Dec
21
2009

New Year’s Resolutions

New Year’s is a time for inner-reflection and self evaluation. And many of us, not happy with what we see, resolve to make important changes in our behaviors, attitudes and lifestyles in the coming year. Losing weight and stopping smoking are certainly some of the most common New Year resolutions, but over 6 million Americans also make plans to remodel a bathroom and 6 million more resolve to make a trip down the aisle. Experian Simmons examines Americans’ behaviors as they relate to some of the more common resolutions drawing upon findings from the Summer 2009 National Consumer Study.

Using Experian Simmons Waistband segments, we know that 61% of American adults are overweight and more than half of all adults (52%) say they are watching their diet. Fifty-five percent of overweight or obese adults say they are watching their diet, but so are 46% of those who are underweight or normal. The Waistband Segments are created by using respondents’ self-reported height and weight to determine their Body Mass Index (BMI). Using guidelines set by the CDC and NIH, Experian Simmons then classifies respondents as either underweight, normal, overweight or obese.

Among those adults who say they’re watching their diet in order to lose weight, diet clubs like Jenny Craig, NutriSystem and Weight Watchers are the most common non-prescription method adopted regardless of body condition. Eighteen percent of normal or underweight dieters have diet clubs as have 20% of overweight or obese dieters. By contrast, 9% of all dieters have tried meal replacements.

Smoking is a vice that many Americans say they are going to address in the new year. Presently, 18% of adults say they smoke cigarettes and 22% say they use some sort of tobacco product (cigarettes included). Last year, 14.4 million adults tried to quit smoking and 4 million even tried 2 or more different methods. Going cold turkey was the most popular method tried by more than 6.9 million adults, but at the end of the day 82% of those who say they tried to quit still use some sort of smoking tobacco.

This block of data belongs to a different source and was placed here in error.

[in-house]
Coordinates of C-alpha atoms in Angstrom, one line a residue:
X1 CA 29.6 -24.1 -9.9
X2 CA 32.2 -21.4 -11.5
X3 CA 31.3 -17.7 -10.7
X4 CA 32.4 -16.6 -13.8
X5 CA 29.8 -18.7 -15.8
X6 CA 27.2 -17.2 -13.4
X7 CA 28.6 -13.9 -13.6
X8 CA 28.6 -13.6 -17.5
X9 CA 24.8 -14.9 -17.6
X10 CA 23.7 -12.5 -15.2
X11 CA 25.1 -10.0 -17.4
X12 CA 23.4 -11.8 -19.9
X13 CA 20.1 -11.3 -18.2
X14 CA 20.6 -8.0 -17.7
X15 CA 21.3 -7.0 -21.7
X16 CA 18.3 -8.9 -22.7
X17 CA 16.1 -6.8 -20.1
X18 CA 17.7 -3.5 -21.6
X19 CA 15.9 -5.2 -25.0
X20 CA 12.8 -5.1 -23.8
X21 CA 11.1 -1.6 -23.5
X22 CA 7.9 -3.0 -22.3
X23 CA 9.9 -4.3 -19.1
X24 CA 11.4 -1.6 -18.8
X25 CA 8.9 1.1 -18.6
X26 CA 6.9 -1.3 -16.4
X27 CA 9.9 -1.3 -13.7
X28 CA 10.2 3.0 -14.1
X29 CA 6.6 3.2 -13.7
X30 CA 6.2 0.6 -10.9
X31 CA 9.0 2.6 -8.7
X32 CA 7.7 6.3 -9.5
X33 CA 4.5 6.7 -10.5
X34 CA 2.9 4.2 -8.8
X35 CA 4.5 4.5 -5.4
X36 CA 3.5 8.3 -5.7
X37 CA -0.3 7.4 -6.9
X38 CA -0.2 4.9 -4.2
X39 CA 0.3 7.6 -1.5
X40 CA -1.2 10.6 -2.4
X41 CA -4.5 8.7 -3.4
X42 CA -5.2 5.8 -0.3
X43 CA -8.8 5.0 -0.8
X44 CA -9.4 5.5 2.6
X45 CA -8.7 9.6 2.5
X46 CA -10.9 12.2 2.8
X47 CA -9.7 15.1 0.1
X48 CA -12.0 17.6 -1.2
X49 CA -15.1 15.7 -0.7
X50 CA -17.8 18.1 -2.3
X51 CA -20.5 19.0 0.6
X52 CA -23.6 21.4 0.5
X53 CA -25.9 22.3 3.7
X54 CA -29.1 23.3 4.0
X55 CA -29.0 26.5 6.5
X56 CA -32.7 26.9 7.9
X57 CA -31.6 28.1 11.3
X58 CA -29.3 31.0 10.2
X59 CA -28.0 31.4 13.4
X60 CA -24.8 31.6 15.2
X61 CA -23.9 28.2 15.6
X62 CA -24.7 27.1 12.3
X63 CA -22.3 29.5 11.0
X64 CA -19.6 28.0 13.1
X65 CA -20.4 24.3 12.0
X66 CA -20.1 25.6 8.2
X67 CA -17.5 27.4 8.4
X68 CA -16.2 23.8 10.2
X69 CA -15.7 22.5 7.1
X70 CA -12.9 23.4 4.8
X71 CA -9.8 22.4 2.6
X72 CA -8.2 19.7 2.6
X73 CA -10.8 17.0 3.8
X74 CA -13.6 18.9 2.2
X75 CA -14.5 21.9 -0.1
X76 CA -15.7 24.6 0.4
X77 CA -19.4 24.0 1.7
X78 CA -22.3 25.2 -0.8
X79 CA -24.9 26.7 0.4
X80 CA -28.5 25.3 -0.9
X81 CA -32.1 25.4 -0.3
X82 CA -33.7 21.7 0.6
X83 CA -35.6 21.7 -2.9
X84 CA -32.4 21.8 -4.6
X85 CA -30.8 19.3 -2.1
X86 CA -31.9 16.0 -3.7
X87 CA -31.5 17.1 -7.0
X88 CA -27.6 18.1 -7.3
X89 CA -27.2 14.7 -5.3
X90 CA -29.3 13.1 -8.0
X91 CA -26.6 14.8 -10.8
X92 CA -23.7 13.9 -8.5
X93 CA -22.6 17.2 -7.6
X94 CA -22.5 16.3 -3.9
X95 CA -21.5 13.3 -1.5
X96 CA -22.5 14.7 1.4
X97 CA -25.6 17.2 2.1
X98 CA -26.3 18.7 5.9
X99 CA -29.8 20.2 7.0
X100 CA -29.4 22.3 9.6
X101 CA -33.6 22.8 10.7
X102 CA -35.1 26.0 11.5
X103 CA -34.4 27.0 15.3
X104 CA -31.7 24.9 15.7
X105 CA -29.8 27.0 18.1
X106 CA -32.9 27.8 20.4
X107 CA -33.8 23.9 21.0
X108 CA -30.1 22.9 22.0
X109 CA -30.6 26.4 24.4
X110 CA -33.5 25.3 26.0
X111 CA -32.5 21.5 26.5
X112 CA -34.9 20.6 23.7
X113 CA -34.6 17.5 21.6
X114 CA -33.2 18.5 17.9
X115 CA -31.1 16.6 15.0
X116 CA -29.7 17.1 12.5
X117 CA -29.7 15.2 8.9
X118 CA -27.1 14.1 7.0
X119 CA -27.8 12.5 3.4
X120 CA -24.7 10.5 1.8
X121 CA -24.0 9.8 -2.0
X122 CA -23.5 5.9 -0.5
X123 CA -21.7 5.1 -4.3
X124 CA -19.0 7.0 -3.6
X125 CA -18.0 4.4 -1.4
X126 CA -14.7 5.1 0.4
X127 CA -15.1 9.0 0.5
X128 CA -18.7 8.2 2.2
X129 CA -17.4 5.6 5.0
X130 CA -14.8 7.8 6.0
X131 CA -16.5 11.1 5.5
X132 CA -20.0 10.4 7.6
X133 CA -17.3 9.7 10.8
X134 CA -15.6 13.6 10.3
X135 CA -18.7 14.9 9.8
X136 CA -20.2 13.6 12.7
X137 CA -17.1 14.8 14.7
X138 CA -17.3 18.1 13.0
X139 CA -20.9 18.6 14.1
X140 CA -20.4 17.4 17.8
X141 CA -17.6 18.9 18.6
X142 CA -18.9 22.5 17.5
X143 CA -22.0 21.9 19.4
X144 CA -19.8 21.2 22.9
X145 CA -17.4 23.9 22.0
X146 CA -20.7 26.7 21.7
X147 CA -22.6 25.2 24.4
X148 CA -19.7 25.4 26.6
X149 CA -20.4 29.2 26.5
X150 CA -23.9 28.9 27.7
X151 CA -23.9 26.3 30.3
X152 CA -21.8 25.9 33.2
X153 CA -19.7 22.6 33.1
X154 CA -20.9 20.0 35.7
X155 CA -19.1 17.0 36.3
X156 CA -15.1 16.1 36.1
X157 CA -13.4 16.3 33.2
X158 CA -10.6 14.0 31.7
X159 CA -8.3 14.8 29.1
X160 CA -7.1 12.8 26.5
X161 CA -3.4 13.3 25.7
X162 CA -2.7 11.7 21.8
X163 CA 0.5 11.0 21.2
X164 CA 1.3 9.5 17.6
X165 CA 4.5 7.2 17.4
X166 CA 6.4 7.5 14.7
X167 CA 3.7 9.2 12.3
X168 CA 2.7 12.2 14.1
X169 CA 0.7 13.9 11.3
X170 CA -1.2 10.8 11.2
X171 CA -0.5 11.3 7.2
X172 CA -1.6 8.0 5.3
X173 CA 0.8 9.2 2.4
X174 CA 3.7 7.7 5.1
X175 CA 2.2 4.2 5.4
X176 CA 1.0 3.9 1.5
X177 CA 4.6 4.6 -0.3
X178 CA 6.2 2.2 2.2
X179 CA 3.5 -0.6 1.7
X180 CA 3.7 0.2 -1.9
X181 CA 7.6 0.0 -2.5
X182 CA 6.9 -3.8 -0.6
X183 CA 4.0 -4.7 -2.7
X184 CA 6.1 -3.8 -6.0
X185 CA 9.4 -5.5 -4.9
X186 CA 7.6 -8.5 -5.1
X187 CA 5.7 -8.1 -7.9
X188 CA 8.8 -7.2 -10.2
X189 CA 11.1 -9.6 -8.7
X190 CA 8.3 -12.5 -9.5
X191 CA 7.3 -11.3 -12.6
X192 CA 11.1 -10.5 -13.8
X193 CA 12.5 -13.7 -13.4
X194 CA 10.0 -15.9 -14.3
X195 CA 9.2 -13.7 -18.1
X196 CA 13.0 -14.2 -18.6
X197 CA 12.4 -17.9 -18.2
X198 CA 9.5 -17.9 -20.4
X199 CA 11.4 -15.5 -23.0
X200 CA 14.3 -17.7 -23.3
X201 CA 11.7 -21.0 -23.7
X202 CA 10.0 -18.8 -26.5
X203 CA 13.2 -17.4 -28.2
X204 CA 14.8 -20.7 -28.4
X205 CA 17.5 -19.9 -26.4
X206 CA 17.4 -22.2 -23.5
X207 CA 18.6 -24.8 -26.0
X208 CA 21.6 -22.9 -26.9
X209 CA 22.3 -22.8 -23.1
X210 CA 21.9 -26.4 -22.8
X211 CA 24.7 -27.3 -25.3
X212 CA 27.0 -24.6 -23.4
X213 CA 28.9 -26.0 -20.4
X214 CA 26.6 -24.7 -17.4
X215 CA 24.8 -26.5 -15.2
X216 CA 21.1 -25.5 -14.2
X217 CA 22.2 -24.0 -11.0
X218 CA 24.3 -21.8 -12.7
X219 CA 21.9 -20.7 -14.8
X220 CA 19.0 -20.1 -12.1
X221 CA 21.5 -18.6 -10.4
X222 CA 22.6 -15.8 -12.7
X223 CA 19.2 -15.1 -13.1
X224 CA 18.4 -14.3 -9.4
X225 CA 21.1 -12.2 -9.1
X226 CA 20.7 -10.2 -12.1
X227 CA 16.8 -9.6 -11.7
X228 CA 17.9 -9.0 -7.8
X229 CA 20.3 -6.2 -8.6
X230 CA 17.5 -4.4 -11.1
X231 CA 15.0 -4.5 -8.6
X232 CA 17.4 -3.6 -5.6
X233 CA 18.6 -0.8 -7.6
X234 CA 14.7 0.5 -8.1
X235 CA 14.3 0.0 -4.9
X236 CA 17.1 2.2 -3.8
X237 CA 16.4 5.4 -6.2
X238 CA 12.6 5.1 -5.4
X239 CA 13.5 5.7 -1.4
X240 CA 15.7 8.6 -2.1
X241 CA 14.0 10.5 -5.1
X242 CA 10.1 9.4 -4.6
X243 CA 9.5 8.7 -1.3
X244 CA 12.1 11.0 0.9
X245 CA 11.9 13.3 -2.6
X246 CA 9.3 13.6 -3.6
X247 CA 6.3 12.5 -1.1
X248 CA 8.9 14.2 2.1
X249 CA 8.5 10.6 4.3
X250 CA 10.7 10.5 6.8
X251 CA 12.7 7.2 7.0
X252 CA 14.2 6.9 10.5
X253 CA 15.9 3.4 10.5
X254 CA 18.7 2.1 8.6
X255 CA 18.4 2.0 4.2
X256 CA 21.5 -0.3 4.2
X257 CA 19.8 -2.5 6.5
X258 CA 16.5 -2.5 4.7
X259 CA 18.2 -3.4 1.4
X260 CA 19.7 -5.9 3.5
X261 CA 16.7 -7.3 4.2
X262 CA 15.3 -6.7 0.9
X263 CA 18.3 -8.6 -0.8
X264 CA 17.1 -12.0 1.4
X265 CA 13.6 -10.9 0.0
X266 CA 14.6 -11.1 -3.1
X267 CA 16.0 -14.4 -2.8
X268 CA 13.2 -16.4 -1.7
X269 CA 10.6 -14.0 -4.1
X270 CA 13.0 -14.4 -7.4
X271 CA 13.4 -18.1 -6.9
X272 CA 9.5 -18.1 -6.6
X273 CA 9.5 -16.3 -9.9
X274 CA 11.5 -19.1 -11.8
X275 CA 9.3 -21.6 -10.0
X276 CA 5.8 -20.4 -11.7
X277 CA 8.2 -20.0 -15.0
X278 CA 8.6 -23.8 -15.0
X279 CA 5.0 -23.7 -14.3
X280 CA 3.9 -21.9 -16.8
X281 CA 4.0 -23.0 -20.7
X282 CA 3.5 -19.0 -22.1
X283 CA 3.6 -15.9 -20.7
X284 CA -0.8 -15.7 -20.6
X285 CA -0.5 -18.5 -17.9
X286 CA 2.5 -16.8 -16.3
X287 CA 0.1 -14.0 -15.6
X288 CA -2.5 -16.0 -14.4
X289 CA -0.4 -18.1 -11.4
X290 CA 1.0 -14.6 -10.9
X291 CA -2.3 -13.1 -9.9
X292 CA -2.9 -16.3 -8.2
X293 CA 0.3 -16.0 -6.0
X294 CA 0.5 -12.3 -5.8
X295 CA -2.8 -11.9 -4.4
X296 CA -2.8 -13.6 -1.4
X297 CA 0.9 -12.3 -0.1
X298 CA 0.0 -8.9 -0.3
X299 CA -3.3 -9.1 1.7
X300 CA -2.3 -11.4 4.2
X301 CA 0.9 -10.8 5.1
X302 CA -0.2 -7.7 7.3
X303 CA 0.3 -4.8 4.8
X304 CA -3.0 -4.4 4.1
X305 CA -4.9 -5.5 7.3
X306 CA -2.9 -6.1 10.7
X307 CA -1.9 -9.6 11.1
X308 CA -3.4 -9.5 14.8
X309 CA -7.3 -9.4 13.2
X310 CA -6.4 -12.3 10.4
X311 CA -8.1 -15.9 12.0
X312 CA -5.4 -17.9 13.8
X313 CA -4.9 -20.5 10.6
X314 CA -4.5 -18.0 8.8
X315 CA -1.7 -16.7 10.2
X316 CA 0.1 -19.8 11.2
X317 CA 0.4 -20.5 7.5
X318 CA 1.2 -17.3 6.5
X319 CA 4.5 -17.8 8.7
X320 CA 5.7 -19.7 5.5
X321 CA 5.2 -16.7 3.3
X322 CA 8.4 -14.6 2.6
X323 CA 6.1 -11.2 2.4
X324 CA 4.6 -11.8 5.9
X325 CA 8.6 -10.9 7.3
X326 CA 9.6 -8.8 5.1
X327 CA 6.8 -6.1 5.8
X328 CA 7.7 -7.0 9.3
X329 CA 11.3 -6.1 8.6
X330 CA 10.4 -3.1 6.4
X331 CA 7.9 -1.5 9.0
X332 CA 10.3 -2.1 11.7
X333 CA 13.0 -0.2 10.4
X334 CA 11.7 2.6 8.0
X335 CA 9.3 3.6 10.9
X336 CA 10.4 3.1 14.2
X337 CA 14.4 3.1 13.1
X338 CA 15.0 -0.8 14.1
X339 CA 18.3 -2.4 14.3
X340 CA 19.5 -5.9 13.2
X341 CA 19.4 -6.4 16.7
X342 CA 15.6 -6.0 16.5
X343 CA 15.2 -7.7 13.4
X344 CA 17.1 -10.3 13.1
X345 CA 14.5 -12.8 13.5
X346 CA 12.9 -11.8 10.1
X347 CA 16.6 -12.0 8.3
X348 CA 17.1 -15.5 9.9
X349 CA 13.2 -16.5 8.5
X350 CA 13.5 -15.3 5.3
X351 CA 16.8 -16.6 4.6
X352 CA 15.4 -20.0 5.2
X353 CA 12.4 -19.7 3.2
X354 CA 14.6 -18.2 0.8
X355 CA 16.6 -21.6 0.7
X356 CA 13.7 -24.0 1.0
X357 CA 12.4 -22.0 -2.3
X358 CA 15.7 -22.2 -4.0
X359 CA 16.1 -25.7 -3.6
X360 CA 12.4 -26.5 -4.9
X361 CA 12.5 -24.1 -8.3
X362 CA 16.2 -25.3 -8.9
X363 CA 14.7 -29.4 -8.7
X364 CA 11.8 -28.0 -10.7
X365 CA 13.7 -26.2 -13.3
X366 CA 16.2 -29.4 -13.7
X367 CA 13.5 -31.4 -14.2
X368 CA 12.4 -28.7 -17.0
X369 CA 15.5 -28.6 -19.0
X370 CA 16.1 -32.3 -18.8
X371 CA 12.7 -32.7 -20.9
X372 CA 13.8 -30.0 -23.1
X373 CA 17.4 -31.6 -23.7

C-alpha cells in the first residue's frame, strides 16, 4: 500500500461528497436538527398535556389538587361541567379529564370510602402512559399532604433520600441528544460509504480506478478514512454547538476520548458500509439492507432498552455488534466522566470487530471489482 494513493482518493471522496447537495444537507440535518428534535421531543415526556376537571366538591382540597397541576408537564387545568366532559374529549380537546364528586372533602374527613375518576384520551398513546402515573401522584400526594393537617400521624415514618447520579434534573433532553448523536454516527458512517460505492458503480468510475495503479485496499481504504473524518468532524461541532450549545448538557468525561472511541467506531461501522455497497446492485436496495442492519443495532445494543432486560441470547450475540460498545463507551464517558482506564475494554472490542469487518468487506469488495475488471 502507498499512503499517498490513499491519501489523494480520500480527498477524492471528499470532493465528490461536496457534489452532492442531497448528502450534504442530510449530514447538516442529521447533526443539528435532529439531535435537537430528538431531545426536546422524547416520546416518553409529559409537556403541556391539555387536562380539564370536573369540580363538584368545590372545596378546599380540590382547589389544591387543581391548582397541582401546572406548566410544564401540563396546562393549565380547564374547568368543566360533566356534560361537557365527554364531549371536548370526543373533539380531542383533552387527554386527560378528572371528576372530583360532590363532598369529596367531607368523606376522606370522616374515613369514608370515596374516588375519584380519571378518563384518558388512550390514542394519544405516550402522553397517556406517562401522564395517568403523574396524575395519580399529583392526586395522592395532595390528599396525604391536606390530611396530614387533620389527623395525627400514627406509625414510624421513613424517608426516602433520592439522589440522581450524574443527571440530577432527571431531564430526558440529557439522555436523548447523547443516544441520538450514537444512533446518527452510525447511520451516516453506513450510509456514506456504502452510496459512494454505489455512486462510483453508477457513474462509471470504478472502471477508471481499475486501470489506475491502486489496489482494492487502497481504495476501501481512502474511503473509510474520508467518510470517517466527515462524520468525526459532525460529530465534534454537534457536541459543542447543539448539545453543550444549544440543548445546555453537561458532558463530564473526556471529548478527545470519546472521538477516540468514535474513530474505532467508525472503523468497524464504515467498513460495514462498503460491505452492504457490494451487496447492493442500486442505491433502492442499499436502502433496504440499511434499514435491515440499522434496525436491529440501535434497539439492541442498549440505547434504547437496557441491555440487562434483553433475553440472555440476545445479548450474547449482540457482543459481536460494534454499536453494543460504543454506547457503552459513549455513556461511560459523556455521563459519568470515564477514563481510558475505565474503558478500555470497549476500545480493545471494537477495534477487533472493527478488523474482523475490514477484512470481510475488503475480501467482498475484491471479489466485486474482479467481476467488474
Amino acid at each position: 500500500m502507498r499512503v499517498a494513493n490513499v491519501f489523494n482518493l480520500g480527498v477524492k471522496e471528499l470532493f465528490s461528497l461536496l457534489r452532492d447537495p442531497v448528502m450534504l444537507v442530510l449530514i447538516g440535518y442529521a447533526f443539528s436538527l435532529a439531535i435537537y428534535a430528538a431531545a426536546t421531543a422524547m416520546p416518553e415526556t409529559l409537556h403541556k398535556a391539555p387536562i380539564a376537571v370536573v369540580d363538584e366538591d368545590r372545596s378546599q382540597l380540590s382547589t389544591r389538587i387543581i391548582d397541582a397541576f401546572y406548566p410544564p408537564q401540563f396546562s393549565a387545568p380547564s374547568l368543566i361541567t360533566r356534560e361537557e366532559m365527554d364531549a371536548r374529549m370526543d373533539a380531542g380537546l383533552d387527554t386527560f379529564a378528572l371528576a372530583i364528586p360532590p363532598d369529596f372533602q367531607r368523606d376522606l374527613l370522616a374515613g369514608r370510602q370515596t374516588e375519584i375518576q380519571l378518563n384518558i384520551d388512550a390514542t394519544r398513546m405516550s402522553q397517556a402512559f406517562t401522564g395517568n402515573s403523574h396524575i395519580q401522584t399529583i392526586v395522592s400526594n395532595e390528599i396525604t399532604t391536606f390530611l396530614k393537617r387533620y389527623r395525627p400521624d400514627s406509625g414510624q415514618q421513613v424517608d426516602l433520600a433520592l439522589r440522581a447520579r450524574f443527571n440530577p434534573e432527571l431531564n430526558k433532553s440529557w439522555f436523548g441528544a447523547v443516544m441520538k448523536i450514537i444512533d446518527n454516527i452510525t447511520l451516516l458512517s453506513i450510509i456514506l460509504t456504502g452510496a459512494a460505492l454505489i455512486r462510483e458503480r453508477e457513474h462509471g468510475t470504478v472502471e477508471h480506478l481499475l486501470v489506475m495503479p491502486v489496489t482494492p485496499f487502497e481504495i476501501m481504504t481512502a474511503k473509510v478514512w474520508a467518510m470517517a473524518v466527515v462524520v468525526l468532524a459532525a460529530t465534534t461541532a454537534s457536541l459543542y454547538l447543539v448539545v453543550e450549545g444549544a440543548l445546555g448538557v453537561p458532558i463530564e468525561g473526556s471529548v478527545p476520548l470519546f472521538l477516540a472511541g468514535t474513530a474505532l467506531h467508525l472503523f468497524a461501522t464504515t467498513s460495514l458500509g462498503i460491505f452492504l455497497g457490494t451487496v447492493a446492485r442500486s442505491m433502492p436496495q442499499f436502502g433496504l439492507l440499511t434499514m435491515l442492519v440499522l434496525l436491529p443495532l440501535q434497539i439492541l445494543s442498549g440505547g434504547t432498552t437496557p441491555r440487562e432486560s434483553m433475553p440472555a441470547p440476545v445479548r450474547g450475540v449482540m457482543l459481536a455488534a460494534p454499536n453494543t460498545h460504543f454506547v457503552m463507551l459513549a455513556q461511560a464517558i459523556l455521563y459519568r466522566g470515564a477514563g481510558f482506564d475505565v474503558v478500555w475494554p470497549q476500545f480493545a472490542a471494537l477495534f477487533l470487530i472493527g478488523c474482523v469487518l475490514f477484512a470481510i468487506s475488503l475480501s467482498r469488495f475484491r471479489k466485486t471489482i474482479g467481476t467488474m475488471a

New Year’s resolutions are not always related to personal improvements. Sometimes, they’re focused on improving the things around us, like our homes. Nearly one-in-seven U.S. households have plans to undertake a home remodeling project in the next year. Based on those who completed remodeling projects in the last year, about 61% of those projects will be done either all or in part by the homeowner themselves and 49% will call a professional for at least some help. The most common projects planned are shown below.

In the new year, many Americans will tie the knot and others will decide they’re better off on their own. Nearly six million unmarried adults say they expect to get married in the next year. At the same time, there are 1.6 million married or separated Americans who say that it’s time to call it quits.


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